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Clarkston City Council holding work session amid public pressure to oust city manager

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Clarkston City Council holding work session amid public pressure to oust city manager

L to R City Manager Shawanna Qawiy, Councilmember Susan Hood, Vice Mayor Debra Johnson, Mayor Beverly Burks, Councilmember Jamie Carroll, Councilmember Awet Eyasu, Councilmember Laura Hopkins, Councilmember YT Bell. Photo by Sara Amis

Clarkston, GA — The stage has been set for an explosive Clarkston City Council work session on July 25.

City Manager Shawanna Qawiy, already under scrutiny for her handling of the city’s police department, was the subject of a recent email to the city council from the city’s finance director, who warned the council about payment requests from Qawiy.

Councilmembers are publicly sparring over what to do about the city manager, with one councilmember going so far as to name the four other council members who she says are supporting Qawiy. Residents are seeing red and planning on wearing red — and orange — to the upcoming city council meeting to show the council their displeasure with the current state of city hall.

The meeting starts at 7 p.m. and will be held at city hall, located at 3921 Church Street.

The latest revelations about Qawiy, who is already accused of creating a toxic work environment, come from the person who oversees Clarkston’s finances.

Clarkston’s finance director on Friday warned the city council about three different payment requests from Qawiy.

“Given recent scrutiny and questions about contracts and purchasing issues and all of the miscommunication and obvious lack of communication going in this city, I feel the need to bring these items to the attention of the full council immediately,” Finance Director Dan Defnall wrote in an email sent at 4:26 p.m. on Friday, July 21.

Defnall attached the following documents to his email: a quote for security cameras at city hall and two documents pertaining to Vice Mayor Debra Johnson.

One document is a request to reimburse Johnson’s spouse for attending the Georgia Municipal Association Convention and another document is an invoice that was billed to Johnson instead of Qawiy or the city of Clarkston. Defnall’s email cited a section of the city code that says, “Neither the mayor nor any member of the city council shall personally order any goods or services for the city. All purchases shall be made by the city manager, with approval by the city council as a body where appropriate.”

“The attached documents have been given to me by the city manager with intentions for payments being issued,” Defnall said.

To see the email, click here.

Defnall told Decaturish he did send the email, which was provided to Decaturish by Councilmember Jamie Carroll, but Defnall declined further comment. Qawiy has been at the center of an ongoing controversy involving the police department, which is losing officers who are seeking better pay and leaving what they feel is a toxic working environment. Defnall’s letter shows what has been an open secret in Clarkston for months: the police department isn’t the only city department in turmoil.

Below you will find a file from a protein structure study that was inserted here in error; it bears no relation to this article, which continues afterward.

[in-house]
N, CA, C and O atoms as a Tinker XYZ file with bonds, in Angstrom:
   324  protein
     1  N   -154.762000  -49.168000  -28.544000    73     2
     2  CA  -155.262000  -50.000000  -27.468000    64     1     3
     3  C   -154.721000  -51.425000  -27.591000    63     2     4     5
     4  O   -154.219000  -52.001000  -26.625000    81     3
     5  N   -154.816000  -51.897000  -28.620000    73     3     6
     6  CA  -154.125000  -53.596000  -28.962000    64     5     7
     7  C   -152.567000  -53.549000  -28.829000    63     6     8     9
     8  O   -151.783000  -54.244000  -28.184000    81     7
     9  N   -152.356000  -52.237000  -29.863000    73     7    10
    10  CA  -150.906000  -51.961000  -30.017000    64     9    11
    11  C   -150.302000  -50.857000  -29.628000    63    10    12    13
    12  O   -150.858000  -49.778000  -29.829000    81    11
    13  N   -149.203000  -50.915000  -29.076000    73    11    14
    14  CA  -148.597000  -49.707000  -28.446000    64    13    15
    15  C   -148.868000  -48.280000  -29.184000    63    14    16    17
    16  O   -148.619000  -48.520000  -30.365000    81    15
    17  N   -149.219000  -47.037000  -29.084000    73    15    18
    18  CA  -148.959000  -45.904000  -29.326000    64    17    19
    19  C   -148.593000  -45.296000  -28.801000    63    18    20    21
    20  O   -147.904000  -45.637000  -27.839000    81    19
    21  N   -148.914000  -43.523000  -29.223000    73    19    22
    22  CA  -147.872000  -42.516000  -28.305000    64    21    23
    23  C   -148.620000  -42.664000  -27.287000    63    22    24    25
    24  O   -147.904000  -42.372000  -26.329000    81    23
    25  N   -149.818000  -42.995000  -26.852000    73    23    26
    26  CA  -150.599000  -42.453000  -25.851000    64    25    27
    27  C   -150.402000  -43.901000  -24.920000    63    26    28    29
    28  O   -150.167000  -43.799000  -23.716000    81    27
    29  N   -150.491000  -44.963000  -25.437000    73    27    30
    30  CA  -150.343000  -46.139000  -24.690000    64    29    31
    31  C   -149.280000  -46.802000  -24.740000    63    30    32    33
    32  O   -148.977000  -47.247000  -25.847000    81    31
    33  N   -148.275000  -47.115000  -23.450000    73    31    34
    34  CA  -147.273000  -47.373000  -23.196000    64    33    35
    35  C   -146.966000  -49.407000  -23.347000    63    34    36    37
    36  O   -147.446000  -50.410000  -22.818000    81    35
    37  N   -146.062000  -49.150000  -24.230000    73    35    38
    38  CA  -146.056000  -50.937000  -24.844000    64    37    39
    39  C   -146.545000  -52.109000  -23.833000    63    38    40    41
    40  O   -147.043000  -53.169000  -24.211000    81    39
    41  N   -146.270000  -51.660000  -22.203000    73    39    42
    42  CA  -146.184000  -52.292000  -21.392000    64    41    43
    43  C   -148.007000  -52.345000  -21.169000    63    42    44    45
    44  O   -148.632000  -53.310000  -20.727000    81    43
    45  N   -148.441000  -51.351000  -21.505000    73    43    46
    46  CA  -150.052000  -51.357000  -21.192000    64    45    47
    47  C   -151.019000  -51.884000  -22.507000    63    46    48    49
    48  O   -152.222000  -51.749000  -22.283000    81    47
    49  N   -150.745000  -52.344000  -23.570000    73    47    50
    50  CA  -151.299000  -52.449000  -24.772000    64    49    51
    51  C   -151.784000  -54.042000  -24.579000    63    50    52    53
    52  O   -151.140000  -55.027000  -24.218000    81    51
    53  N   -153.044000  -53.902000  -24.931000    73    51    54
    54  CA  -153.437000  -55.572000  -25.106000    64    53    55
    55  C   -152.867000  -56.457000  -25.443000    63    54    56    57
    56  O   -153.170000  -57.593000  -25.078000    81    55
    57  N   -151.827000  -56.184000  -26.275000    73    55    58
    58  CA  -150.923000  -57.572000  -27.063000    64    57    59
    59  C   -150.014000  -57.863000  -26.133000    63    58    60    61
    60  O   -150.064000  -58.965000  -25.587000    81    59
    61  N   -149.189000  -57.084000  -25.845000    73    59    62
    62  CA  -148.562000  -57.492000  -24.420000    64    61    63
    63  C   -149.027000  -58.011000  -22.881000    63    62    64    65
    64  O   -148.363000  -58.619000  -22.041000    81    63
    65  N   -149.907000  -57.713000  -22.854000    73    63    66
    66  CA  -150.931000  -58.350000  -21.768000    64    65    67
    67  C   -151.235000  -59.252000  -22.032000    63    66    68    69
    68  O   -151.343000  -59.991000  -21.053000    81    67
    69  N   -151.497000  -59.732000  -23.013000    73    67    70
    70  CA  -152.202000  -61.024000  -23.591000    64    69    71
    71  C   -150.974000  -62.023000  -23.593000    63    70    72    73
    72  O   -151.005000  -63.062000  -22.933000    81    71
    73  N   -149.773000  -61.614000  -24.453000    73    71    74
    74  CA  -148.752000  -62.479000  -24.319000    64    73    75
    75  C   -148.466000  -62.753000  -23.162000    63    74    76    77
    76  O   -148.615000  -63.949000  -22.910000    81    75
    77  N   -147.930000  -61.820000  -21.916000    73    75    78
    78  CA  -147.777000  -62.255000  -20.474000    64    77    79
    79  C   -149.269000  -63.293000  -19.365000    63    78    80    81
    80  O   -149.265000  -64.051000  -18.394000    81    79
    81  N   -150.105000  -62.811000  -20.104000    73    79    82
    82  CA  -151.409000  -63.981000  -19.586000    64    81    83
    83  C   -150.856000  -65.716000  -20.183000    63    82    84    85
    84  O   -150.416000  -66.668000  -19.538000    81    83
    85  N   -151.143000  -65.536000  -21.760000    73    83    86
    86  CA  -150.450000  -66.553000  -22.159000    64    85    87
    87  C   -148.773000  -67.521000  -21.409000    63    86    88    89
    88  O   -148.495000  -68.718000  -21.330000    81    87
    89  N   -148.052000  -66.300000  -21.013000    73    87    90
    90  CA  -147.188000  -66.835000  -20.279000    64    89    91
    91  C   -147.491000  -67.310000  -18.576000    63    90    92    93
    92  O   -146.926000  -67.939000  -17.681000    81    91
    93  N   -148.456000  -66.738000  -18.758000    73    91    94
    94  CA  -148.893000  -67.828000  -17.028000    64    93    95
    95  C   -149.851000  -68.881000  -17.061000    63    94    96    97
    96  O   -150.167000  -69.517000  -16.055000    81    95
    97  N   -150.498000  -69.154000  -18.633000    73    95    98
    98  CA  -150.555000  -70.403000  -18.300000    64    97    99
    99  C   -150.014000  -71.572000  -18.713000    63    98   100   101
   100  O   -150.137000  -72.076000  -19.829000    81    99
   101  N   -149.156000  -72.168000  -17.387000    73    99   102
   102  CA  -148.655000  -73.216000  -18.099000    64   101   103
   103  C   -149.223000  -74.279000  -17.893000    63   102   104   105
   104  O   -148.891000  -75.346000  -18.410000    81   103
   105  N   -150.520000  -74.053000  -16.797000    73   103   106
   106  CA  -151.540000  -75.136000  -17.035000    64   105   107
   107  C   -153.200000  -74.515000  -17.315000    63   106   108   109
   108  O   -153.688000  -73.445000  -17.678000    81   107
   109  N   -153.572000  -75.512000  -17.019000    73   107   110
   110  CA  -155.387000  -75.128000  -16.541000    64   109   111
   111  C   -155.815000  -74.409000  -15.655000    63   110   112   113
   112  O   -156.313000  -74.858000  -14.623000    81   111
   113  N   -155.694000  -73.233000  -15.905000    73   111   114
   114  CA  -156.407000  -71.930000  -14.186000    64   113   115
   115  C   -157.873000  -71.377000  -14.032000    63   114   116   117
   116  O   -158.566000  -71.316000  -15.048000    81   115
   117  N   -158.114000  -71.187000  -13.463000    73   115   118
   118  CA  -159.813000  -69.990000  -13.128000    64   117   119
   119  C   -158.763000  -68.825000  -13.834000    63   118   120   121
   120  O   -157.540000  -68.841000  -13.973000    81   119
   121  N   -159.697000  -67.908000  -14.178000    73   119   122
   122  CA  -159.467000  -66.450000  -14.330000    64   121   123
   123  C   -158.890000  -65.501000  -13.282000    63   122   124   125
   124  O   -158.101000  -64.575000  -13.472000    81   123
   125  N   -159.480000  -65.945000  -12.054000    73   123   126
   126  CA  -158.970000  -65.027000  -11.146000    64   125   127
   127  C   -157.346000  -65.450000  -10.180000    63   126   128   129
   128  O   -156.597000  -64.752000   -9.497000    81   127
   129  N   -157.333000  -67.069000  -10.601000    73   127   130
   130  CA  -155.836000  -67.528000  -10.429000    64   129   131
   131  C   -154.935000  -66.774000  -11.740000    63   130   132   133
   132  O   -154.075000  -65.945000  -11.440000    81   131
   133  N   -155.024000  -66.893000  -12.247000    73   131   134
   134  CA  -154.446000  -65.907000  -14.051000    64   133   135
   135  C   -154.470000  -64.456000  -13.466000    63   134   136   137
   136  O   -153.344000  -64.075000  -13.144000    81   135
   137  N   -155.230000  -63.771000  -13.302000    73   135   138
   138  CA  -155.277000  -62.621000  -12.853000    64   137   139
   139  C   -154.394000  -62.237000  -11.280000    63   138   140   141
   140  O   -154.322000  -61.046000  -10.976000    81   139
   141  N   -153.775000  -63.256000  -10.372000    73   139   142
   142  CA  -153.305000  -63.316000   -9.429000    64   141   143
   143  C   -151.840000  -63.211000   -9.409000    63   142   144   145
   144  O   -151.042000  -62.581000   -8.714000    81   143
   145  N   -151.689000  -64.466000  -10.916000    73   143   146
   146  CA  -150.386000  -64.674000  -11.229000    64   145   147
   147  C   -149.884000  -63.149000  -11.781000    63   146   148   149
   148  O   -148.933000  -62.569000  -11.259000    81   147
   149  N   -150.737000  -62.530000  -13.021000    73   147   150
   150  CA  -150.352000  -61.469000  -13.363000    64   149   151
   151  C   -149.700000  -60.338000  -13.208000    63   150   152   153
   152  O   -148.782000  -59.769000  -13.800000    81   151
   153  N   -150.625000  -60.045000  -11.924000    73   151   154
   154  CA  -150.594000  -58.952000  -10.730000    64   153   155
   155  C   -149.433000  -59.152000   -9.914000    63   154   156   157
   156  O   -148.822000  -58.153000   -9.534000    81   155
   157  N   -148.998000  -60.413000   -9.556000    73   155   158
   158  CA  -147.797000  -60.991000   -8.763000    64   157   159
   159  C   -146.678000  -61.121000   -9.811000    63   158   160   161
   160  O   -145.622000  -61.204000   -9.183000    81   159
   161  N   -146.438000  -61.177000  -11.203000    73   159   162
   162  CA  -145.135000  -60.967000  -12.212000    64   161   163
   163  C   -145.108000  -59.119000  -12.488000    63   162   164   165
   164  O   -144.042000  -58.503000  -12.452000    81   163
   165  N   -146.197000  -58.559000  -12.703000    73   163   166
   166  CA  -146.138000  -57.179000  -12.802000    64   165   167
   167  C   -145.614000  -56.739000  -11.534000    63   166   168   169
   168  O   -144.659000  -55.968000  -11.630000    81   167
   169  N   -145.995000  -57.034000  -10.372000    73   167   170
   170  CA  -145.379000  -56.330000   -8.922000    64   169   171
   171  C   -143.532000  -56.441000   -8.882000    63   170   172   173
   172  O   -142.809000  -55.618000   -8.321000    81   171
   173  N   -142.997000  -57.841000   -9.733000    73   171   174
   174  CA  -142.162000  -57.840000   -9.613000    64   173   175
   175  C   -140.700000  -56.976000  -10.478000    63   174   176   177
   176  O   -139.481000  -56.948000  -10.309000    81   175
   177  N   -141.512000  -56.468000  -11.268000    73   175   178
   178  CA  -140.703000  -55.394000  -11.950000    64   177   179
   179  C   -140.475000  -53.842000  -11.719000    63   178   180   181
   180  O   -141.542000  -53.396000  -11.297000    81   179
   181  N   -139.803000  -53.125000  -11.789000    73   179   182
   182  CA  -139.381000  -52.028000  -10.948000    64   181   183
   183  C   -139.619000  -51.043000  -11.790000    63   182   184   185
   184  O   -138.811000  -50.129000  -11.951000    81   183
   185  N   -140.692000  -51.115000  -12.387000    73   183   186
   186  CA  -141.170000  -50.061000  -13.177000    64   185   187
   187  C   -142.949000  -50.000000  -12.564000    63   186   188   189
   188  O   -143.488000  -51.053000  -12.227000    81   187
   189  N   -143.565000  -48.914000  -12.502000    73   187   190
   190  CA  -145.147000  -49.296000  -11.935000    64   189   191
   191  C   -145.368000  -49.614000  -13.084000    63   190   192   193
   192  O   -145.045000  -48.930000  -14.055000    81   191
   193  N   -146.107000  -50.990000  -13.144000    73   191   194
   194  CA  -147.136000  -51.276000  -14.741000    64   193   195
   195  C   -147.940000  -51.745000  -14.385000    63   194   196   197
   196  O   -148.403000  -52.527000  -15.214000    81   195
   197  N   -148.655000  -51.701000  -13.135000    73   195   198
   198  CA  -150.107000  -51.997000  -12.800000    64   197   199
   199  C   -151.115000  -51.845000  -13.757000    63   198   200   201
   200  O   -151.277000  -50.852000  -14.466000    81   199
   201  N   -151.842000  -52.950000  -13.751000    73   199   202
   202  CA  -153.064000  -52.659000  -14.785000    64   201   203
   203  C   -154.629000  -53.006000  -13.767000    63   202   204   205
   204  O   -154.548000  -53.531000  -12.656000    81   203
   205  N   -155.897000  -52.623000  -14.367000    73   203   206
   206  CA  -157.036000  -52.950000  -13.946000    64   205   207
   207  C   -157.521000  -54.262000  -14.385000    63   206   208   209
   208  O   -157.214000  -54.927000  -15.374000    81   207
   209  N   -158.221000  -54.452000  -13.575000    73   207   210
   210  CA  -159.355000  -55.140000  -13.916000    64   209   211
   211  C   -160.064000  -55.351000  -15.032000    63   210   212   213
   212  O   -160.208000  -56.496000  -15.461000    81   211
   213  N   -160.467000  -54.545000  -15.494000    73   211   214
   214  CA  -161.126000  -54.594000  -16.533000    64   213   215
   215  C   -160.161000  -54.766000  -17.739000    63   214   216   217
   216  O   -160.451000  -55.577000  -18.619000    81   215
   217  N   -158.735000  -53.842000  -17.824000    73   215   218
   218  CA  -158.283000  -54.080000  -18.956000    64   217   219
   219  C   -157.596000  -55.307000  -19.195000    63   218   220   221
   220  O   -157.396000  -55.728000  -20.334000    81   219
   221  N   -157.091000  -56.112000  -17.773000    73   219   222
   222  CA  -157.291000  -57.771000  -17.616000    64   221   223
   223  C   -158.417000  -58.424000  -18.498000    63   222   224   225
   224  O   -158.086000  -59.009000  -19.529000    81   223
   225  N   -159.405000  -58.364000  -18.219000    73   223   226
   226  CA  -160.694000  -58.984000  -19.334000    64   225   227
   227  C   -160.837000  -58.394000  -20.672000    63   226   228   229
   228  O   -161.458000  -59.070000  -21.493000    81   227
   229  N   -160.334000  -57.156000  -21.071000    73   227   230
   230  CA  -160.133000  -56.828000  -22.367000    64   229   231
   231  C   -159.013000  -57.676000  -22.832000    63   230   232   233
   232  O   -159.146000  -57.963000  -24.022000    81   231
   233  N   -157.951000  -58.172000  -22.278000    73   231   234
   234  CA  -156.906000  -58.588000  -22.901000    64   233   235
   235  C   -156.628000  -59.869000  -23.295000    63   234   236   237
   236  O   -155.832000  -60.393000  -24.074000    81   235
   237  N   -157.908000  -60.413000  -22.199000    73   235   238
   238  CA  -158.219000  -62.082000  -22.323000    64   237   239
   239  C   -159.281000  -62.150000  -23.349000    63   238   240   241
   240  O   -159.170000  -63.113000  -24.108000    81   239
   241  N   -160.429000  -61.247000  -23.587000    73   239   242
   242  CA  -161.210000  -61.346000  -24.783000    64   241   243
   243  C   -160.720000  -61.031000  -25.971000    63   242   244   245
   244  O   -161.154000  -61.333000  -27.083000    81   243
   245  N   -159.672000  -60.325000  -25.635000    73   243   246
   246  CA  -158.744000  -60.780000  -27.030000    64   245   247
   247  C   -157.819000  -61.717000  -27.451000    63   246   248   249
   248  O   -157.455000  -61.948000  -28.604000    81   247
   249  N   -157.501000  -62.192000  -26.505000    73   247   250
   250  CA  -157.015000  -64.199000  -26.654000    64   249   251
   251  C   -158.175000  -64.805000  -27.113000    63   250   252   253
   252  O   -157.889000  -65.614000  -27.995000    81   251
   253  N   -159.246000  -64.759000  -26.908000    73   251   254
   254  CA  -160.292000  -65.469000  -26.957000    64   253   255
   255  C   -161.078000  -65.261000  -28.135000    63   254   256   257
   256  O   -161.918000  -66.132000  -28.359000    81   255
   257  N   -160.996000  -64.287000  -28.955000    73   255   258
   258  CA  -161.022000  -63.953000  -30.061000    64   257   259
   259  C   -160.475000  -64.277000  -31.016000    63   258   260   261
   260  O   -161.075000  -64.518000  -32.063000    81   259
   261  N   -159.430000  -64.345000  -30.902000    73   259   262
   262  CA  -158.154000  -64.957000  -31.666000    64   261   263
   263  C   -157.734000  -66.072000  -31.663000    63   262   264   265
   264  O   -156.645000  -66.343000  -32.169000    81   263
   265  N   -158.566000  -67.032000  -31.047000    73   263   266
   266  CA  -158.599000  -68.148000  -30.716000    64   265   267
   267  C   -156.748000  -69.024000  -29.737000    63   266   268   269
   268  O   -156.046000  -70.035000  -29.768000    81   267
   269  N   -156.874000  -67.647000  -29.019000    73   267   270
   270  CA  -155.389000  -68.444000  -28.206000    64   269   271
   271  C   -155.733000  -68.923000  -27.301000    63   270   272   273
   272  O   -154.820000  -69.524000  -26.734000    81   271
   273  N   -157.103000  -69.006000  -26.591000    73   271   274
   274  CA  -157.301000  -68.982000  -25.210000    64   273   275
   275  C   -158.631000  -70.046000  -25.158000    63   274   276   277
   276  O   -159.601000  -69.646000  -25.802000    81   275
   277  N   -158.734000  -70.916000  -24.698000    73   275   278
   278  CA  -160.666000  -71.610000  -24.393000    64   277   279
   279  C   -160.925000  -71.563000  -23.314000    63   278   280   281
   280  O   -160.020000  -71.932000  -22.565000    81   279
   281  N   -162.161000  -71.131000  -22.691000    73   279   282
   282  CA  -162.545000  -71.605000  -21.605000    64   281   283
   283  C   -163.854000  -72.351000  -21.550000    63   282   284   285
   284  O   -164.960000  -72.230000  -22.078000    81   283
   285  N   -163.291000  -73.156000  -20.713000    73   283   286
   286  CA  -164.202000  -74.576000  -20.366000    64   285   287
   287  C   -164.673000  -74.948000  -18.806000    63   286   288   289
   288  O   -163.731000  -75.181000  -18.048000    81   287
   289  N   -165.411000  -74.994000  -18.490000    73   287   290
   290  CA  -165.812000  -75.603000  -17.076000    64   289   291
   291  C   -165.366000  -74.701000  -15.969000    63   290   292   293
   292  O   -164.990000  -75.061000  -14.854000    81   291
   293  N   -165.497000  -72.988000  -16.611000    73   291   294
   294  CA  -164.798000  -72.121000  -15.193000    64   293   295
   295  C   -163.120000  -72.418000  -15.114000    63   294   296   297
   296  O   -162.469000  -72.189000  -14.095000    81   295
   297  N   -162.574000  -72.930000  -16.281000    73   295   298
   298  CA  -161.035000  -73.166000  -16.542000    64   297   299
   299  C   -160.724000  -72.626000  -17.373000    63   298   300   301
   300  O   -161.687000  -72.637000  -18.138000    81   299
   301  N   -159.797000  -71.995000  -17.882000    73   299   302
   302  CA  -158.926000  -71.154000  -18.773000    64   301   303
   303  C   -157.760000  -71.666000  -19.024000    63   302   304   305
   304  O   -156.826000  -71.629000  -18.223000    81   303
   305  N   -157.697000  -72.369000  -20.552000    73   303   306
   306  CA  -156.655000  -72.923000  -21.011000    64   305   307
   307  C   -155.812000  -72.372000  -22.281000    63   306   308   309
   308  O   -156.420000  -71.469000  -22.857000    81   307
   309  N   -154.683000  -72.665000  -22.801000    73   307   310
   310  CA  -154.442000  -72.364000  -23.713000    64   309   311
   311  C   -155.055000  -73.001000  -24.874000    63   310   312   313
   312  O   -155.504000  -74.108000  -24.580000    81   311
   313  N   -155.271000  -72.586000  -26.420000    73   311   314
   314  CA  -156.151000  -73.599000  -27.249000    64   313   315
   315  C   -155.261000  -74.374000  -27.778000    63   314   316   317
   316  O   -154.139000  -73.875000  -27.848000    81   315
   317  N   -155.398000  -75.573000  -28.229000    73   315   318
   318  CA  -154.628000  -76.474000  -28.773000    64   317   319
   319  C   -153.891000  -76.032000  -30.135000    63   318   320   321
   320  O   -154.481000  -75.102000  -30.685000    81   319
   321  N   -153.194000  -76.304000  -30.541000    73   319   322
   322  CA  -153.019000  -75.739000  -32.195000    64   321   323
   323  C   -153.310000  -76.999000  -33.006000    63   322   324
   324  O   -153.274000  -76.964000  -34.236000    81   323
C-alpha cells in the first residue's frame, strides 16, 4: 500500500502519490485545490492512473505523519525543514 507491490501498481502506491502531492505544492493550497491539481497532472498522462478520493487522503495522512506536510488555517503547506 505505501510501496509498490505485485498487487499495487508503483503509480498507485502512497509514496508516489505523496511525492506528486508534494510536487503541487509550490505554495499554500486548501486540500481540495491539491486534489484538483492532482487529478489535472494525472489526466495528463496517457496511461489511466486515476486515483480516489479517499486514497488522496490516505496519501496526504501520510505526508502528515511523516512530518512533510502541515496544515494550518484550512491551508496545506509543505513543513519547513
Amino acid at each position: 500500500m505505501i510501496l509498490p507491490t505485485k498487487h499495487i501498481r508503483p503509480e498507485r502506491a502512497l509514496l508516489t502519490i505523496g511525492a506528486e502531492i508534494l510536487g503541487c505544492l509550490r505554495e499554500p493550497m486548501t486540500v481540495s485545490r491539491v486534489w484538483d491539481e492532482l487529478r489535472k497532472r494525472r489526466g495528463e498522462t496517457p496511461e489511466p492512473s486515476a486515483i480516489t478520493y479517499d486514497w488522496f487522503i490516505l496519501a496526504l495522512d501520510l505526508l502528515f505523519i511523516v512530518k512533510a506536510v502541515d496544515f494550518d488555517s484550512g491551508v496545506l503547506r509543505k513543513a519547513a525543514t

“The city staff have been inundated with extraordinary levels of open records requests over the past few days,” Defnall wrote.

He also indicated that there may be contracts or agreements with the city that he and other staffers aren’t aware of. Decaturish has requested copies of numerous contracts, including contracts related to the hiring of a human resources company to study working conditions at city hall, a contract to a public relations firm, and a contract for John Pearson, who was hired as director of police services as part of Qawiy’s demotion of Police Chief Christine Hudson.

“Also, let me be clear, the finance director nor city clerk have absolutely no information about any contracts regarding Human Resource Dimensions, John Pearson, or PivotPath,” Defnall wrote. “The city staff need some immediate relief from all of the unnecessary stressful work environment that has existed for months now and continues to escalate daily.”

Carroll has already said the council needs to act regarding Defnall’s email. Councilmember Susan Hood agreed.

“On Monday, I will follow up with the city manager and Mr. Defnall for a thorough explanation of these items,” Hood said. “Residents have a right to know if their tax dollars are being spent legally and in compliance with city regulations.”

Hood said she wants additional information before she makes any decisions.

“Speaking for myself alone, before I do anything, I want the facts,” Hood said. “We have alarming information from a very credible source that there is a problem.  I want an opinion from our city attorney, based on information from both Mr. Defnall and Ms. Qawiy, about whether she violated city purchasing regulations.  I expect this can be done by Wednesday. The results will be made public.”

Decaturish asked Hood whether there would be enough votes on the council to direct the attorney to do anything. She said, “I can’t imagine any council member or the mayor objecting.”

“Bottom line:  We must have a swift and public resolution to this,” Hood said.

Mayor Beverly Burks indicated there would be a closed-door executive session on Tuesday to discuss the issue, and there’s an executive session on the work session agenda. There’s only one other item on the work session agenda: a discussion about increasing police pay.

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